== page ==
Former Sen. Jon Kyl (R-AZ) will replace the late Sen. John McCain (R-AZ), it was announced on Tuesday, in a move that could have profound implications on everything from government funding fights to the current Supreme Court confirmation battle over Brett Kavanaugh.
In returning to Senate, Kyl brings with him years of previous legislative experience, strong relations throughout the GOP, and time working with the administration on the Kavanaugh nomination, for which he is serving as a proverbial sherpa. His likely vote in favor of confirmation strengthens the already-strong likelihood of it happening.
But Kyl also brings with him some ethical baggage, in the form of numerous high profile corporate clients with extensive business before the Senate body that he now re-joins.
Kyl, who has only committed to serve through this Congress—though he can stay on till the 2020 elections—retired in 2013. Almost immediately after, he joined the powerhouse Washington law and lobbying firm Covington & Burling where he has represented companies and trade associations in the defense, financial services, technology, and pharmaceutical industries.
Drug industry trade group PhRMA and a number of its member companies, defense contractors Northrup Grumman and Raytheon, and microchip manufacturer Qualcomm, have been among Kyl’s most prominent clients.
Kyl’s work for Covington clients has included advocacy on specific legislative proposals on which he could end up voting as a sitting Senator. For PhRMA, he has lobbied on a host of bills concerning the trade and regulation of prescription drugs. As Congress considers its next funding bill, Kyl will also likely be in a position to vote on appropriations for military programs such as the B-21 bomber, on which he’s lobbied for Northrop Grumman.
Kyl has also advocated for so-called DREAMers, the children of undocumented immigrants whose ability to stay in the country was thrown into doubt by the Trump Administration’s cancellation of the Deferred Action for Childhood Arrivals program. Kyl’s DACA lobbying, undertaken on behalf of the American Council on Education, Georgetown University, and former Washington Post publisher Donald E. Graham, could dovetail with Senate consideration of such a proposal this year as part of a deal to avert a government shutdown.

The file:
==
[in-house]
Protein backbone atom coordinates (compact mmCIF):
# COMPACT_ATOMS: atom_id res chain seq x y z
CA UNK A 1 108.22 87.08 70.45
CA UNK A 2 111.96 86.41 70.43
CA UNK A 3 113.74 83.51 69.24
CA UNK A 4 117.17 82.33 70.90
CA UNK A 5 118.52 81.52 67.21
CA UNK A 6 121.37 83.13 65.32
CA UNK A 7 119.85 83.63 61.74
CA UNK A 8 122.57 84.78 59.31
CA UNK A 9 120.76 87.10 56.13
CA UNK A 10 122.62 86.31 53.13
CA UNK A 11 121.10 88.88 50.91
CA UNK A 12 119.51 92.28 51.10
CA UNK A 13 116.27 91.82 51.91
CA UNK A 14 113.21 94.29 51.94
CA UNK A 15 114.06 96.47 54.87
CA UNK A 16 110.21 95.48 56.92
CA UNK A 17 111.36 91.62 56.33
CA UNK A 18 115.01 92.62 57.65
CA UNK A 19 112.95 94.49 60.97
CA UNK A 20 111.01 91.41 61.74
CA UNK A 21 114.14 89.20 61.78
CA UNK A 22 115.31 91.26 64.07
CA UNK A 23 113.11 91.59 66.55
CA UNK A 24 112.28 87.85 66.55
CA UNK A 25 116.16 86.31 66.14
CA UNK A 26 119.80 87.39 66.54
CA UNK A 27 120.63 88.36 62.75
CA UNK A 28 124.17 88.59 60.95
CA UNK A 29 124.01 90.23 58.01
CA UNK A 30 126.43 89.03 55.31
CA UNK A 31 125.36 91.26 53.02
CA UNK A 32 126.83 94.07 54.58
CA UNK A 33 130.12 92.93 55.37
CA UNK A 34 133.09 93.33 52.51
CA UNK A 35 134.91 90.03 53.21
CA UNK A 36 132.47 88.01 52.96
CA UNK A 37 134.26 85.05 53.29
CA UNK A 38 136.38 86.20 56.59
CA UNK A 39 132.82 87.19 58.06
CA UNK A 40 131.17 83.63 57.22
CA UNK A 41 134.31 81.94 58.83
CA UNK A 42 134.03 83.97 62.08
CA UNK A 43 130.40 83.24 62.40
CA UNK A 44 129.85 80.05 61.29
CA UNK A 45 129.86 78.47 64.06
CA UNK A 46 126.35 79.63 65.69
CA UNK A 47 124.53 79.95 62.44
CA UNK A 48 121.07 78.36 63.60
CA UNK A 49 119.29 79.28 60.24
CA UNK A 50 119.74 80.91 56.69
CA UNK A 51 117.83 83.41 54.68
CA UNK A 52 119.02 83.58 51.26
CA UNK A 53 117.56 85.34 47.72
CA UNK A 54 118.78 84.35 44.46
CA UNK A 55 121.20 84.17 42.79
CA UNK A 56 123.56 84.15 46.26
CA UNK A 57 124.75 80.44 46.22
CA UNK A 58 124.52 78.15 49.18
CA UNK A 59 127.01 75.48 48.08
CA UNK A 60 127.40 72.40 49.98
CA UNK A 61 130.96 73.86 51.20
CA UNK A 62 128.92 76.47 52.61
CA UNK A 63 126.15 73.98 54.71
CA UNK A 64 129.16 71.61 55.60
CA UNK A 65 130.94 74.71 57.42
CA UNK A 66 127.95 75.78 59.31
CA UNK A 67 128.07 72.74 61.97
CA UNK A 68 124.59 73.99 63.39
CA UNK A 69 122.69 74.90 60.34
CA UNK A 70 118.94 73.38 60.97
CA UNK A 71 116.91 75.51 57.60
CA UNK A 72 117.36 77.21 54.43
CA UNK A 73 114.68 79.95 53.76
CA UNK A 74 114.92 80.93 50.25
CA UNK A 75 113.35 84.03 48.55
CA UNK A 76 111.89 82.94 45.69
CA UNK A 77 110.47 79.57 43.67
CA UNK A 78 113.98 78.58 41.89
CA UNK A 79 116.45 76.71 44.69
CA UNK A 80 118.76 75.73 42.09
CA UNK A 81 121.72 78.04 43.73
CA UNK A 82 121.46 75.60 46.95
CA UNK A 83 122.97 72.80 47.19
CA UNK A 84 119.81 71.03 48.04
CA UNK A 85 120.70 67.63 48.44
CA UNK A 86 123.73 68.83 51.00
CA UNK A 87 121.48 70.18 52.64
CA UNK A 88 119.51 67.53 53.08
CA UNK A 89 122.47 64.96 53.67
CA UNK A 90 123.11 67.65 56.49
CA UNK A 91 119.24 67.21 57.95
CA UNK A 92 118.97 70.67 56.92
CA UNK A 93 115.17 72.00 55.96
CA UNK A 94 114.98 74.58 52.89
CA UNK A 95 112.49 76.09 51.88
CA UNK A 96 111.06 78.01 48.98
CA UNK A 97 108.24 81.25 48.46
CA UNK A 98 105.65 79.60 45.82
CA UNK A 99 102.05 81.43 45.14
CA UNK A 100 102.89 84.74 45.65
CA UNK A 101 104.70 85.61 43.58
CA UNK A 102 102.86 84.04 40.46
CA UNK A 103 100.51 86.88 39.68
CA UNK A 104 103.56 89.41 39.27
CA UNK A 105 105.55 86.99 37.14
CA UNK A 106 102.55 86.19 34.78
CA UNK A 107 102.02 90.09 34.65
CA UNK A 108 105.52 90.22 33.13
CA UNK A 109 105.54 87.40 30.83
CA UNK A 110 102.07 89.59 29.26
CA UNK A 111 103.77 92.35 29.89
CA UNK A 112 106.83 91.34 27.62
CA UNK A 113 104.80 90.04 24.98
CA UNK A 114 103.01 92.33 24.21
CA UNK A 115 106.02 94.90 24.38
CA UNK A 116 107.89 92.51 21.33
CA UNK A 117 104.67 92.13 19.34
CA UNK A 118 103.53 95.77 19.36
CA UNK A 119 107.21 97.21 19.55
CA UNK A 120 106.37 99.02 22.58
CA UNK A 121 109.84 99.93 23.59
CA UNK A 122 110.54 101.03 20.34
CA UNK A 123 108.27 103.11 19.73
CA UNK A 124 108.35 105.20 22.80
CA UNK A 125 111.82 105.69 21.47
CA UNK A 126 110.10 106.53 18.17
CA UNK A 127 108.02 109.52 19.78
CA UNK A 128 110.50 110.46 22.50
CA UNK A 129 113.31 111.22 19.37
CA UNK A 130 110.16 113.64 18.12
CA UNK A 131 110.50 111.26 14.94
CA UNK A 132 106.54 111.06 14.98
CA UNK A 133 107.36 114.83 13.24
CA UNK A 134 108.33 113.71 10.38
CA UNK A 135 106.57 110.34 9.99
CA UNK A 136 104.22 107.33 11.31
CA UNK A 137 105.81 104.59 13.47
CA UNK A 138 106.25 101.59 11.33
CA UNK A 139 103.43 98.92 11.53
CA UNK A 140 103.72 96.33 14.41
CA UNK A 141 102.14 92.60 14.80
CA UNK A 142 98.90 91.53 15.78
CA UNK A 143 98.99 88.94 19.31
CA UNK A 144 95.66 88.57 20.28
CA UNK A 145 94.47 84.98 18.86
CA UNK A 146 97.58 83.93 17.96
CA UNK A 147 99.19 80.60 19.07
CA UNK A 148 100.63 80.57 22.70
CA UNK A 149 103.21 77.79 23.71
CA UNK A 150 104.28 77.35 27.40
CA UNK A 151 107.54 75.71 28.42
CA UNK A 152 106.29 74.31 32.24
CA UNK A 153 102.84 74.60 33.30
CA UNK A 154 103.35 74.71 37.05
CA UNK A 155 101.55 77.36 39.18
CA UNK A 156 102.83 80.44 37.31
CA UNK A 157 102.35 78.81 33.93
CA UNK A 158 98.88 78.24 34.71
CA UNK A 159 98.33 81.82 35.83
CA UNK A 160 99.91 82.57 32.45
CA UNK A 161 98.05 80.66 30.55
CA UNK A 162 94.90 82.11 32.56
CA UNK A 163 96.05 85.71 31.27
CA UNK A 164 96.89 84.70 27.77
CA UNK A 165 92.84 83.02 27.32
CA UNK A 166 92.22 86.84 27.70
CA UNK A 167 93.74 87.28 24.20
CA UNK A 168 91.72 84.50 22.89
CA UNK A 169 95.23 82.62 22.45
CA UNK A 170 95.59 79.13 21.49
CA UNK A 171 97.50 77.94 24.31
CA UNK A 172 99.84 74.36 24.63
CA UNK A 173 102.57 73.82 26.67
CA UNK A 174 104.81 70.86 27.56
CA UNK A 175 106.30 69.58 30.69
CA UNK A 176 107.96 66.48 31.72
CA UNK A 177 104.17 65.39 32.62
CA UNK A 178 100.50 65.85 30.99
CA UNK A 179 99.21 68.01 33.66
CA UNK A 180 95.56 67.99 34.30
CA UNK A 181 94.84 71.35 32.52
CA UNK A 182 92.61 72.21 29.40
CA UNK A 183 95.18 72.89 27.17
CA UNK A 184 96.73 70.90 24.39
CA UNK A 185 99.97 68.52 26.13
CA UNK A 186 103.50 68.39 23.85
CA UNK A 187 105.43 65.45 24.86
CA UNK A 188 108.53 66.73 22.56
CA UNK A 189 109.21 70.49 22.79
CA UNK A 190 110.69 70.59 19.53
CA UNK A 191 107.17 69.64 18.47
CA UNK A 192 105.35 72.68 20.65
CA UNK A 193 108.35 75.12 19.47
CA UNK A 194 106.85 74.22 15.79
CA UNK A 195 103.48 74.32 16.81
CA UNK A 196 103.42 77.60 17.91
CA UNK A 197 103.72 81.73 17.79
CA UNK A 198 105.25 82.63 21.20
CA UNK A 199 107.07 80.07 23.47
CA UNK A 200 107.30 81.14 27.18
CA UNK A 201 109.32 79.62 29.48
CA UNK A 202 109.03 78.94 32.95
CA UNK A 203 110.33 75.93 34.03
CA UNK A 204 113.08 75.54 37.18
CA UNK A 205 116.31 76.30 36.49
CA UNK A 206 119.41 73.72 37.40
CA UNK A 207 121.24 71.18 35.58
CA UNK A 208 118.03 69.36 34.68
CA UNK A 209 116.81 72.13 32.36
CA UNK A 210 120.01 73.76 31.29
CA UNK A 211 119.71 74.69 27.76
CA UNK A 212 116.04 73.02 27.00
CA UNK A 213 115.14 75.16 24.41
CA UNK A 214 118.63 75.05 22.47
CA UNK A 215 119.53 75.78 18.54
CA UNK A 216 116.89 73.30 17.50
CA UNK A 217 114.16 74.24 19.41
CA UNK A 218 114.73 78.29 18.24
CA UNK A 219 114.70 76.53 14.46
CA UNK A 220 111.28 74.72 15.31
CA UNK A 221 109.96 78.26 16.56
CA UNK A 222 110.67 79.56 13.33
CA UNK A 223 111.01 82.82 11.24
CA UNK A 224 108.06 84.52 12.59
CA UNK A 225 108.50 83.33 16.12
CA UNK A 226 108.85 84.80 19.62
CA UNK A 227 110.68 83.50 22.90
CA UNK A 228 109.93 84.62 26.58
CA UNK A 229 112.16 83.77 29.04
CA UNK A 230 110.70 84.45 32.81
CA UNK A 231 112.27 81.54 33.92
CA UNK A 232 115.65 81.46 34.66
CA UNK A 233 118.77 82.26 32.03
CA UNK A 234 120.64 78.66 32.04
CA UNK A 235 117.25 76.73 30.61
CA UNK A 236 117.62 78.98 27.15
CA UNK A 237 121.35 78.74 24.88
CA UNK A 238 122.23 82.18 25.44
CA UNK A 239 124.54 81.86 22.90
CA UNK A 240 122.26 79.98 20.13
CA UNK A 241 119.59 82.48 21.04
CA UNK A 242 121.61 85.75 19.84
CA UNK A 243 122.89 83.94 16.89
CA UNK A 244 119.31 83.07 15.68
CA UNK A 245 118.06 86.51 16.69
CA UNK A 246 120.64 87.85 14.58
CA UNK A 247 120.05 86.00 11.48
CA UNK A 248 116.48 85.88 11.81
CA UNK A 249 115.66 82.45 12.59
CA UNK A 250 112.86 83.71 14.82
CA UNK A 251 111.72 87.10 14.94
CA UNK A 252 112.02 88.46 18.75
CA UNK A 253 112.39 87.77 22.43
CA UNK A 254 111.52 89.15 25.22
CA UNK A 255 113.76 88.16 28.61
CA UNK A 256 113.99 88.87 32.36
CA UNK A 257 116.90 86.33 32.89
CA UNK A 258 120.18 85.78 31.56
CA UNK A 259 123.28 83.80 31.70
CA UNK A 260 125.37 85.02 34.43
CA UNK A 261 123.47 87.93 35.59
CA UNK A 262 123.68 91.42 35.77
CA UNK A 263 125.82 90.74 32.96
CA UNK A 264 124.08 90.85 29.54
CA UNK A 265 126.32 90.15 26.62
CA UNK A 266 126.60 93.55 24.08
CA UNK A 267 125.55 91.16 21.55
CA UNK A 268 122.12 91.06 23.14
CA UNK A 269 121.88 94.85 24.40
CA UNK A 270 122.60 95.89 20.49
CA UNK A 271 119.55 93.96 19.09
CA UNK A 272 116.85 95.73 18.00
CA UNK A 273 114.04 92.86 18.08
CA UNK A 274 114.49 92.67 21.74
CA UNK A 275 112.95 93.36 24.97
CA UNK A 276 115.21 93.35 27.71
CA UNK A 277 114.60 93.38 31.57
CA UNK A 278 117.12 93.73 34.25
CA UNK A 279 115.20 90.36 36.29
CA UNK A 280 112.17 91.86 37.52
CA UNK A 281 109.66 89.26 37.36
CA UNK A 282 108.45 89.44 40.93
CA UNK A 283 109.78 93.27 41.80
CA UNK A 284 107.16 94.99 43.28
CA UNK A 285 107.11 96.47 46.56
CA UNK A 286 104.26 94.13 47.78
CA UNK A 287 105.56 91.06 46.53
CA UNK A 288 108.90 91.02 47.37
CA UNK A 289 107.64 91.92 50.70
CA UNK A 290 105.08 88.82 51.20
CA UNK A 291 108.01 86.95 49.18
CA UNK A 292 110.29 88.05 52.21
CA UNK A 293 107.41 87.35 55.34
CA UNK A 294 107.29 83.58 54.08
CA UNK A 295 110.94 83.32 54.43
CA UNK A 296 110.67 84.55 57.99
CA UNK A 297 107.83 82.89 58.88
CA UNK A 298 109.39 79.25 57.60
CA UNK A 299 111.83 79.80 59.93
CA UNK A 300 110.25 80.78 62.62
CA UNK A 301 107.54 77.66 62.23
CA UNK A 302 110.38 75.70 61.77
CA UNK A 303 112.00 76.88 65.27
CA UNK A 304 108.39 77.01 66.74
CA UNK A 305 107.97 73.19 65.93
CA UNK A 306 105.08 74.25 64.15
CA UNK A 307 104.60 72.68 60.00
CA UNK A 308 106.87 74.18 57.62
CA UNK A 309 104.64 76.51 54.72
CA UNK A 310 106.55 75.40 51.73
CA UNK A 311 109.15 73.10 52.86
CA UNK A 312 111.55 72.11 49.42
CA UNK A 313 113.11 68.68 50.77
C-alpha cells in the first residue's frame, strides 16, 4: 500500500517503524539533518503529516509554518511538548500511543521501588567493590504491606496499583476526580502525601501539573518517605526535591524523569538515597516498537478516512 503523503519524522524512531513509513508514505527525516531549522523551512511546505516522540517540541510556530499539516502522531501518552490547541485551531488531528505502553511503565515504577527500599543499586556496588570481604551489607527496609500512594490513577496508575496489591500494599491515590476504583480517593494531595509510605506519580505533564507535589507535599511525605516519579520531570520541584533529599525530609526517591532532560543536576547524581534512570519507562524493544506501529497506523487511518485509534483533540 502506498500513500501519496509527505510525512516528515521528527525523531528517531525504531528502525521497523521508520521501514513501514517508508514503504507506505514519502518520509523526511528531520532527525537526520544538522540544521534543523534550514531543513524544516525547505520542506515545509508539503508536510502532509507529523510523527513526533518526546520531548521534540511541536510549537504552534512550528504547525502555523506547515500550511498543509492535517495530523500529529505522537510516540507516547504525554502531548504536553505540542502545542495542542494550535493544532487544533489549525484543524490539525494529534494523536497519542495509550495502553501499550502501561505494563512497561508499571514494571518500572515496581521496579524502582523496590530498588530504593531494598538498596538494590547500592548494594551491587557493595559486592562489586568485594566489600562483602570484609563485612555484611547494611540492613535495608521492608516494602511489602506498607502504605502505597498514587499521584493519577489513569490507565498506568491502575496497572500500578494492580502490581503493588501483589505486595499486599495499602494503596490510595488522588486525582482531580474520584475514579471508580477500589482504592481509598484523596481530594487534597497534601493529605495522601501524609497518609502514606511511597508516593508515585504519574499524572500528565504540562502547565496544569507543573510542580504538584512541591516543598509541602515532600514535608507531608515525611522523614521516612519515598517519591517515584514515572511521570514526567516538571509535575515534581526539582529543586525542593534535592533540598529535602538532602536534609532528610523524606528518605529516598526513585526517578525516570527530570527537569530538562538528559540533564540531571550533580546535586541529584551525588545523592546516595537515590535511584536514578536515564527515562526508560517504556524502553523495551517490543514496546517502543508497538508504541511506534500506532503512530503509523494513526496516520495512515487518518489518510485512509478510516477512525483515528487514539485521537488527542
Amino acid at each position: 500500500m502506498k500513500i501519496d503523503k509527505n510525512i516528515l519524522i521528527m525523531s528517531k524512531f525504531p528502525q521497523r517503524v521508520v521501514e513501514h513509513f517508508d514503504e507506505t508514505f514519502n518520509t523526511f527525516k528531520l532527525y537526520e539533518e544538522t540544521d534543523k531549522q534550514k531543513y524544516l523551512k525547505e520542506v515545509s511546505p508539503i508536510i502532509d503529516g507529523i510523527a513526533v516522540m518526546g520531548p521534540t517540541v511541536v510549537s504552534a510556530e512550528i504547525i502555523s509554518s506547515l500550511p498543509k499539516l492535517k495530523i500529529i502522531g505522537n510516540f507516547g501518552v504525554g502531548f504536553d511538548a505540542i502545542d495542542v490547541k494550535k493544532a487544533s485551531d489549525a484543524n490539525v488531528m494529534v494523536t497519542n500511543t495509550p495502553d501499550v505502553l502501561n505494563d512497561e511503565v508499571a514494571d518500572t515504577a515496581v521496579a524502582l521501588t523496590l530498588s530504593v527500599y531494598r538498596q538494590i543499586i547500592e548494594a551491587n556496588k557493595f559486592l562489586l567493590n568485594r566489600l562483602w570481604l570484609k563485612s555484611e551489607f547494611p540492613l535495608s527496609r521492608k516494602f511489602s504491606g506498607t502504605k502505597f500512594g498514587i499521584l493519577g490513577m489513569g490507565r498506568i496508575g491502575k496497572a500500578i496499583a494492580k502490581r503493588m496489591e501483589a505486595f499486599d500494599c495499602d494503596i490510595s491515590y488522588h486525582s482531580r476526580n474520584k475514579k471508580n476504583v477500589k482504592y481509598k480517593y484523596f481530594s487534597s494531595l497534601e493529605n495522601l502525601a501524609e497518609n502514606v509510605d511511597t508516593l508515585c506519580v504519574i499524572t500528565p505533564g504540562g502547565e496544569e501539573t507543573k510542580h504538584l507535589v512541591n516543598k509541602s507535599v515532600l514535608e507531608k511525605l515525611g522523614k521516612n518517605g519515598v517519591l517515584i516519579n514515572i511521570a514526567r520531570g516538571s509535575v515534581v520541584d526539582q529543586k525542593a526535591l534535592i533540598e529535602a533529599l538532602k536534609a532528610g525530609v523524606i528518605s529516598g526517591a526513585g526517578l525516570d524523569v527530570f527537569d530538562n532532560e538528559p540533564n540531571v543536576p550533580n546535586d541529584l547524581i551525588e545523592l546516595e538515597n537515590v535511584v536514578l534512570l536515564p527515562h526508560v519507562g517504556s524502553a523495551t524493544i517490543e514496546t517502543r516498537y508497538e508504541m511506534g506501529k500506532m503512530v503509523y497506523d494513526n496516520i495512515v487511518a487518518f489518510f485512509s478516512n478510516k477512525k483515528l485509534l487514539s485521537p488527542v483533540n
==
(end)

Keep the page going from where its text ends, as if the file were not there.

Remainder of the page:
Kyl did not immediately return a request for comment.
In retirement from public office, Kyl has also been tapped for projects typically reserved for ex-lawmakers with respectable records. That’s included leading a probe into potential anti-conservative bias at Facebook. A spokesman for the company said that they were paying Covington for the work, though it was not revealed how much. An executive from Facebook is testifying before the Senate on Wednesday morning. Kyl is likely to be seated soon but it’s unlikely to happen before then; nor is it clear if he would be placed on the Intelligence Committee, which is conducting the hearing.
Kyl is also helping hand for confirmation fights. Before he was assisting Kavanaugh, Kyl was there to help Jeff Sessions be confirmed as Attorney General.
Kyl’s role as a Sessions ally may provide comfort to those fearful that President Trump wants to oust the AG and replace him with someone more deferential to his impulses to oversee and control federal investigations, including into Russia meddling in the 2016 election. So too may be some past comments that Kyl has made with respect to the president.
“I don’t like his style. I think it is boorish. I think he’s [his] own worst enemy. He could be much more effective if he were more politique, more diplomatic — of course that’s one of the things that people like about him — the fact that he isn’t that way. But I think there’s a happy medium," Kyl said in a local radio interview earlier this year.
Disclosure: Sam Stein's wife works for Facebook.